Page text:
Tierney Sneed

Tierney Sneed is a reporter for Talking Points Memo. She previously worked for U.S. News and World Report. She grew up in Florida and attended Georgetown University.

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The House will vote Thursday afternoon on the first of what could be many legislative moves geared to curb President Obama's Syrian refugee resettlement program. The legislation, called the America SAFE Act, would require that the heads of federal security agencies personally approve of the background investigations of each refugee admitted and certify that the refugee poses no security threat.

The White House has already vowed to veto the House GOP bill and Democrats are putting together their own alternative. Nevertheless, some Dems are expected to vote with Republicans Thursday, while on the right, conservatives are already clamoring that the bill does not go far enough in targeting Obama's plan to allow 10,000 Syrian refugees to resettle in the United States this fiscal year.

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Simmering anti-refugee sentiment in the U.S. has blown up into full-fledged xenophobic hysteria since Friday’s terrorist attacks in Paris.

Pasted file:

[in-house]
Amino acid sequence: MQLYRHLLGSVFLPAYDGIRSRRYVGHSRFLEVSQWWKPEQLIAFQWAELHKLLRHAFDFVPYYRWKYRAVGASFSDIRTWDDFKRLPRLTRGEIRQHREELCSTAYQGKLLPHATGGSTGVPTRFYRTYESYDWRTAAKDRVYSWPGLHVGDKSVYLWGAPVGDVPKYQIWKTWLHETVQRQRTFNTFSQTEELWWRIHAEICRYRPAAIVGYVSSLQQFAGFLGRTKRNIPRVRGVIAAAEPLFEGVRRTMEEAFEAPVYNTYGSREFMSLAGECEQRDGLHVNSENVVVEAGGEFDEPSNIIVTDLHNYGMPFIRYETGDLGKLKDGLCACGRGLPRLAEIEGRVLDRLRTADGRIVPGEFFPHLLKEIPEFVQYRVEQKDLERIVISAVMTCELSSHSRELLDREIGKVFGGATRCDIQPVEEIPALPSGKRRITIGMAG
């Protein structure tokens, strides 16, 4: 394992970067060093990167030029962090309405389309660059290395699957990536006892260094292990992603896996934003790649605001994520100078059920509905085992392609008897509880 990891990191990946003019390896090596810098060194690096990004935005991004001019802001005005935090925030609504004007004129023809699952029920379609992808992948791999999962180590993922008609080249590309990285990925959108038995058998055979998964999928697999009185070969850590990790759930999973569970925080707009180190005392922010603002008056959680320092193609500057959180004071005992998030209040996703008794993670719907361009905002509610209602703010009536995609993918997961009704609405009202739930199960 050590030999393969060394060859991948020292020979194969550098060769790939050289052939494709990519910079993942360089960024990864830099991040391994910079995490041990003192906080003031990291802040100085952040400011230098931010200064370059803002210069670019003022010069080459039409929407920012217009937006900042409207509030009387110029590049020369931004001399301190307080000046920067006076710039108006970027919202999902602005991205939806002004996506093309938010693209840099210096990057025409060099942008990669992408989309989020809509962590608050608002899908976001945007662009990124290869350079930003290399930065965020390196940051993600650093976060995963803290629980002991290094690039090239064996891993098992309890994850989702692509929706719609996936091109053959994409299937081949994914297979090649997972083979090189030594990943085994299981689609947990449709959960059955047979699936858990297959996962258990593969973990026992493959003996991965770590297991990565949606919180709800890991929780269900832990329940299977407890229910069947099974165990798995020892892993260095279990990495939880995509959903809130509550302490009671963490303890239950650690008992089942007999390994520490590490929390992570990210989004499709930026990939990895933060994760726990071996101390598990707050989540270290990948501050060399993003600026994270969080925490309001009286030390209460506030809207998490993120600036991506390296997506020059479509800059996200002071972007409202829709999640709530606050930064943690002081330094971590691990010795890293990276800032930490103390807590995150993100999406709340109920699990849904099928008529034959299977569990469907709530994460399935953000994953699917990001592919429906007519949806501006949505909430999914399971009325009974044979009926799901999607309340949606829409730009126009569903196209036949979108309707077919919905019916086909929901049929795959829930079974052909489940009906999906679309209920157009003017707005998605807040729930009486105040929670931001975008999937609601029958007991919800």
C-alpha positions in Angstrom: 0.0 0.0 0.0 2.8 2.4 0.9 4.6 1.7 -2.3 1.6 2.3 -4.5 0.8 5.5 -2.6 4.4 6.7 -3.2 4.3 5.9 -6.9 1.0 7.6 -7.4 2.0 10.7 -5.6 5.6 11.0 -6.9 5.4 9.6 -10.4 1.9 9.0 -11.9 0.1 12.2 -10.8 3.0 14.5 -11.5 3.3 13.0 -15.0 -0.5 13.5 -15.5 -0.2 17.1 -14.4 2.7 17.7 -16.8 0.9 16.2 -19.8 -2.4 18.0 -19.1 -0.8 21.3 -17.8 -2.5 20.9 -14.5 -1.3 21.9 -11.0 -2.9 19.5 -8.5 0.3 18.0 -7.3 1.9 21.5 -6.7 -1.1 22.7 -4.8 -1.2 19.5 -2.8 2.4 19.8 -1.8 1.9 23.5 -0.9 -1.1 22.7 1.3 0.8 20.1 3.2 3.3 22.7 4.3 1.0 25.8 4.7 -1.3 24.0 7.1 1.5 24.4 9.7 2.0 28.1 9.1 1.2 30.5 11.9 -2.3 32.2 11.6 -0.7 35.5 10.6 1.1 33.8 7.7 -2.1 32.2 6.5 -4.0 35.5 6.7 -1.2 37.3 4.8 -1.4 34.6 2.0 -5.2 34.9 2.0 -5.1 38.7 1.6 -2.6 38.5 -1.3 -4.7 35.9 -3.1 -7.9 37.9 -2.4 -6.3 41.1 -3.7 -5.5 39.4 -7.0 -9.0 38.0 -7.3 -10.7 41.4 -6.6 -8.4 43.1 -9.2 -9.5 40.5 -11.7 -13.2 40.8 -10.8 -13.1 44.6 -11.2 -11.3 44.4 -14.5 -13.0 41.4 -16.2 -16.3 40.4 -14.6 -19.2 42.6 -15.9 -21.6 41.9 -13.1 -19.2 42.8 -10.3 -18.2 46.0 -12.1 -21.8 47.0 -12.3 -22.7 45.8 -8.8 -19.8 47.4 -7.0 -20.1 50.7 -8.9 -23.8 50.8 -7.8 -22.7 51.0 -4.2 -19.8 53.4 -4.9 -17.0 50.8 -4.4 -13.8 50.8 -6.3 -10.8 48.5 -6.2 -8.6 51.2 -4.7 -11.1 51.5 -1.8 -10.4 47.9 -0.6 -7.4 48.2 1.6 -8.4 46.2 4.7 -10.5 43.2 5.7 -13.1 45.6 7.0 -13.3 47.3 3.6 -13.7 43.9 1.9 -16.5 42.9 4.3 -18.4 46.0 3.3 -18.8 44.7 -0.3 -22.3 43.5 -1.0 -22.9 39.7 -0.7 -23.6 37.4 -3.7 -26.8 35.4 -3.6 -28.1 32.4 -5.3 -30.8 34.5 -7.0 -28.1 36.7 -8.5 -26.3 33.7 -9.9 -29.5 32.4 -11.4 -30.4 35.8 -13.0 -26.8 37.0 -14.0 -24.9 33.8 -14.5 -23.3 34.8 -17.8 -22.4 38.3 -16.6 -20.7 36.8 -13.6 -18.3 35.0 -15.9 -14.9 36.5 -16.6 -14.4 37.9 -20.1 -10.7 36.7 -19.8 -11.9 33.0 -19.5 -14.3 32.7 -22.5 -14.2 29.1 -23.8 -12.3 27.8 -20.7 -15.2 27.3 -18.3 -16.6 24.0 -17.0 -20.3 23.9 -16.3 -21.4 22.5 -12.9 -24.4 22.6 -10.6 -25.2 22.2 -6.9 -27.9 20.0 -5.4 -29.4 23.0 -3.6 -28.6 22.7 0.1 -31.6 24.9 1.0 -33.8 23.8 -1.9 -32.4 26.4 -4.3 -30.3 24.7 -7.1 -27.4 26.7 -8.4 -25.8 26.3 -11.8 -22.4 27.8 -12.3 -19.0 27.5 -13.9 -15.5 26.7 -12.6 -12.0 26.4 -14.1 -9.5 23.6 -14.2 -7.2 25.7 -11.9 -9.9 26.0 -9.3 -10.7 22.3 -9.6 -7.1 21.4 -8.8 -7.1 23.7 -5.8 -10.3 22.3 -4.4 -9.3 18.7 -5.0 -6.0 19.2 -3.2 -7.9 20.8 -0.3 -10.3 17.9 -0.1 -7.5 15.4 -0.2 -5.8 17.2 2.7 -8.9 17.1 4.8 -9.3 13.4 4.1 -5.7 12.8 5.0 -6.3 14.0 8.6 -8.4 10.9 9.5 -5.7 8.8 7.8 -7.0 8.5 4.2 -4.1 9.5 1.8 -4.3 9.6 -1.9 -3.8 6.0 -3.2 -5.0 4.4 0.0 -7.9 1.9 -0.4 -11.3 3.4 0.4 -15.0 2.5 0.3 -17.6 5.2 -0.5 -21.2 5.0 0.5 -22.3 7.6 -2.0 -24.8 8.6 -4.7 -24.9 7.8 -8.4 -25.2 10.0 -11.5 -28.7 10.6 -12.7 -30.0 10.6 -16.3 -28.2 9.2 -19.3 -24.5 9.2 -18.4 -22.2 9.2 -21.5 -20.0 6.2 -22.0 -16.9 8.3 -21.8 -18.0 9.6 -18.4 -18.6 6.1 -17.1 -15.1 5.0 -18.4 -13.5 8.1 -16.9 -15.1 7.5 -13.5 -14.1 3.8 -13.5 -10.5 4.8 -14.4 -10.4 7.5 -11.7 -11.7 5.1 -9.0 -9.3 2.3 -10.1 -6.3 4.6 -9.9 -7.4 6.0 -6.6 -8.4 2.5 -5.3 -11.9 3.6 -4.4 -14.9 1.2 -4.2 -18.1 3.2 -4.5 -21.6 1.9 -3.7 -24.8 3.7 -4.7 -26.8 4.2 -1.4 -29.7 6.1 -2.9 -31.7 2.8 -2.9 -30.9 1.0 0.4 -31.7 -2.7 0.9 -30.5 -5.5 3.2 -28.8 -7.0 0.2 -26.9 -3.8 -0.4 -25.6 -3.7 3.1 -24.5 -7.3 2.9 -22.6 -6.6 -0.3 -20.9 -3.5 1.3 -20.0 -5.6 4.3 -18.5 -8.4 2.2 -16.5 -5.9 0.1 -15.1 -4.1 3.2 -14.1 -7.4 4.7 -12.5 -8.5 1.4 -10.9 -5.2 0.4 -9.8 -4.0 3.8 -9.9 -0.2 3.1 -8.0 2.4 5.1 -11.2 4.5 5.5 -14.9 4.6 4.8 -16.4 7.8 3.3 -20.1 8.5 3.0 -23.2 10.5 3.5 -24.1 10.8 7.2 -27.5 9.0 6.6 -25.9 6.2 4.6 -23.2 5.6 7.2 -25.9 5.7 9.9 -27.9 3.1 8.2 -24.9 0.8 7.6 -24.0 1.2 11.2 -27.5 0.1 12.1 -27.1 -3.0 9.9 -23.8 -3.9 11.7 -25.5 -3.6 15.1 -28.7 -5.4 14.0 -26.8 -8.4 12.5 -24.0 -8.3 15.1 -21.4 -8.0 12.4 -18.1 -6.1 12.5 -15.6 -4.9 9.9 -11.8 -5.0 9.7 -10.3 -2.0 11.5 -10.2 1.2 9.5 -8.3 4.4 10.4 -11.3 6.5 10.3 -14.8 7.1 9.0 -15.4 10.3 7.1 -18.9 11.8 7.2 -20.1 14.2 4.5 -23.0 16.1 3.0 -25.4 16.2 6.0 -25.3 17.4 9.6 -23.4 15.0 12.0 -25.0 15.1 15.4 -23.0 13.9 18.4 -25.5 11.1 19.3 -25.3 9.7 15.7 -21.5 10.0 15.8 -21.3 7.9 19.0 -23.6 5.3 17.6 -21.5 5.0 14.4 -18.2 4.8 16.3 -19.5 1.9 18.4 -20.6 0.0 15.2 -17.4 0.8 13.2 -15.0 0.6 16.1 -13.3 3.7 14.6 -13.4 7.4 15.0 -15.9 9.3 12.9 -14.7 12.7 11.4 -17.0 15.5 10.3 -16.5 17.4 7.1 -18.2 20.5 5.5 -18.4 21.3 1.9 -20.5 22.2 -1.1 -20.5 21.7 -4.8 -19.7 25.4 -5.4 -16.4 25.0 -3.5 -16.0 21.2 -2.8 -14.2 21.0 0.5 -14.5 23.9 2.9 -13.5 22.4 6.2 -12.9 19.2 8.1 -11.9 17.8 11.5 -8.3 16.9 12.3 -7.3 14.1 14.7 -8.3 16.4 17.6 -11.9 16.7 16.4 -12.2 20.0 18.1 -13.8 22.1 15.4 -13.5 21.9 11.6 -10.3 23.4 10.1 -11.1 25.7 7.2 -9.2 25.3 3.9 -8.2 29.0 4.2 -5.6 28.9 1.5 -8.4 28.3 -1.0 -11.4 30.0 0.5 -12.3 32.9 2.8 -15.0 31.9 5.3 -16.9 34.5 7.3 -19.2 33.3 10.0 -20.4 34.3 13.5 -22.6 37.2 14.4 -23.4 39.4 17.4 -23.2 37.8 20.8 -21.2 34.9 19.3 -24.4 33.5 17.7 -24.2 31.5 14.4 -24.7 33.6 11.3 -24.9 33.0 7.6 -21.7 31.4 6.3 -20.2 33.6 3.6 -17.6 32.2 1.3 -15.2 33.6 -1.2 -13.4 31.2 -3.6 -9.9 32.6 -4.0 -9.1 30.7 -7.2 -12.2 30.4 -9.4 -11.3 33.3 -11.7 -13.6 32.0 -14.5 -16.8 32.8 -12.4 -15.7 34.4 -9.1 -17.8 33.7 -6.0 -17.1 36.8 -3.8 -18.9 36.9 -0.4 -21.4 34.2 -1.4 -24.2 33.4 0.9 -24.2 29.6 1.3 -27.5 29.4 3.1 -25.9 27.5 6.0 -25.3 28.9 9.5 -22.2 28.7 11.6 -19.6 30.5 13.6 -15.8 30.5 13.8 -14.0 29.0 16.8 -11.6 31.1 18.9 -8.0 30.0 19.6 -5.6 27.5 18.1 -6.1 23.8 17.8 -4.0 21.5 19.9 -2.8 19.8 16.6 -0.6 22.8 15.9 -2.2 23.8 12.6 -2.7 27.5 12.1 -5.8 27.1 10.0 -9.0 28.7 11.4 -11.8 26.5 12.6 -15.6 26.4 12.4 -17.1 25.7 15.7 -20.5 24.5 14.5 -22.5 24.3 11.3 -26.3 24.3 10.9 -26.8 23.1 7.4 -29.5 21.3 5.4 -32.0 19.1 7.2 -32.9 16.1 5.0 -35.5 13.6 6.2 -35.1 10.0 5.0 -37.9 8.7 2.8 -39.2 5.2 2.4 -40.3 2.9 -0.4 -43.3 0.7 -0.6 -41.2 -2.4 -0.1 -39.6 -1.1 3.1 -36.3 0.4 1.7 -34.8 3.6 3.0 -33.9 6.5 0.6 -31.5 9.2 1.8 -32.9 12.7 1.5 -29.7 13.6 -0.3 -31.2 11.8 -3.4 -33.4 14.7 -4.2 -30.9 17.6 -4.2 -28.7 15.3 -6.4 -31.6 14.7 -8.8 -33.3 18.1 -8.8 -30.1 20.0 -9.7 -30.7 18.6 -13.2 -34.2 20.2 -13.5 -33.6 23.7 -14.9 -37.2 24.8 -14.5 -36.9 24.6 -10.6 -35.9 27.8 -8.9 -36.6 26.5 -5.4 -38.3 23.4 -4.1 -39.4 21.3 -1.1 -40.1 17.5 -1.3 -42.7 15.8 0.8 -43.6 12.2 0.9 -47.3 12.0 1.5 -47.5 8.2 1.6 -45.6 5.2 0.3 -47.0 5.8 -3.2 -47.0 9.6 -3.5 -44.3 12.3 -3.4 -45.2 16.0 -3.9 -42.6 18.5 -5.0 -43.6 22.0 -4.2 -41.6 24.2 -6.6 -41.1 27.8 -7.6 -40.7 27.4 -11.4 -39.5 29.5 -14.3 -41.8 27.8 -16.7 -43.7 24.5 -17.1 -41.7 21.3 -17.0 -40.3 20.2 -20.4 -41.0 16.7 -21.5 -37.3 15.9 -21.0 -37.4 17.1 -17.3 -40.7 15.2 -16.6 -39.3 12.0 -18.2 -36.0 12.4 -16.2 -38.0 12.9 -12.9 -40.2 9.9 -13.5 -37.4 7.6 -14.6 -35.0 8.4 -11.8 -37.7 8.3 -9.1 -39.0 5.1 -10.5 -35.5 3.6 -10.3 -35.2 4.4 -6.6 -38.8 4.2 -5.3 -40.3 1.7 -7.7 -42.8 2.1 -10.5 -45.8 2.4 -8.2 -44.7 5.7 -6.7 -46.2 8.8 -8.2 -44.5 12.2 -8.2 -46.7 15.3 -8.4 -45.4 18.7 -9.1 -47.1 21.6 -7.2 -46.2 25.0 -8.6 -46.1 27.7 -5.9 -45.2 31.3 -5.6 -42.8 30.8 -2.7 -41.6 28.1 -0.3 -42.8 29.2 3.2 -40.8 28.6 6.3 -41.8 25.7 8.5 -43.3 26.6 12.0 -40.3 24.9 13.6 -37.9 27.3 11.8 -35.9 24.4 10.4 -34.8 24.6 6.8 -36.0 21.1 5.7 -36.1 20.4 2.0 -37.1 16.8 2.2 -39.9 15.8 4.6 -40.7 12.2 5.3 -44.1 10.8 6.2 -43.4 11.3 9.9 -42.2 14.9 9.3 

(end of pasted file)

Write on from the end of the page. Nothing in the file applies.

The assaults -- conducted largely, it is believed, by French and Belgian nationals -- turned into fodder for Republicans to amp up their attacks on the Obama administration's previously announced plans to accept more Syrian refugees next year.

Even before details of the attackers’ backgrounds had emerged, GOP candidates were screaming that refugees from regions torn by the Islamic State be banned from the United States. Cable news pundits fueled the fire, speculating even before assault was over that the flow of migrants through Europe were connected to attack. By Monday, the backlash to the U.S. long tradition of accepting refugees was in full force and Congress was flirting with the idea of shutting down the government over Obama’s refugee plans.

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Former Arkansas Gov. Mike Huckabee upped the ante on the anti-refugee response to Friday's Paris attack. The 2016 candidate said not only should all Syrian refugees be prohibited from settling in America, but in a Time op-ed called for a ban on "ALL visas for travelers and tourists from any country with a significant ISIS or al-Qaeda presence."

The op-ed also called Republicans who have called for a ban on only Muslim Syrian refugees "misguided," as "terrorists will say anything to infiltrate America – including lying about their religion."

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While some opponents to settling refugees in the United States are distancing themselves from the comparison to World War II Japanese internment camps, at least one person is embracing it.

Roanoke, Virginia, Mayor David A. Bowers used President Franklin Roosevelt's decision to "sequester" Japanese Americans to justify his decision to cut off assistance to Syrian refugees.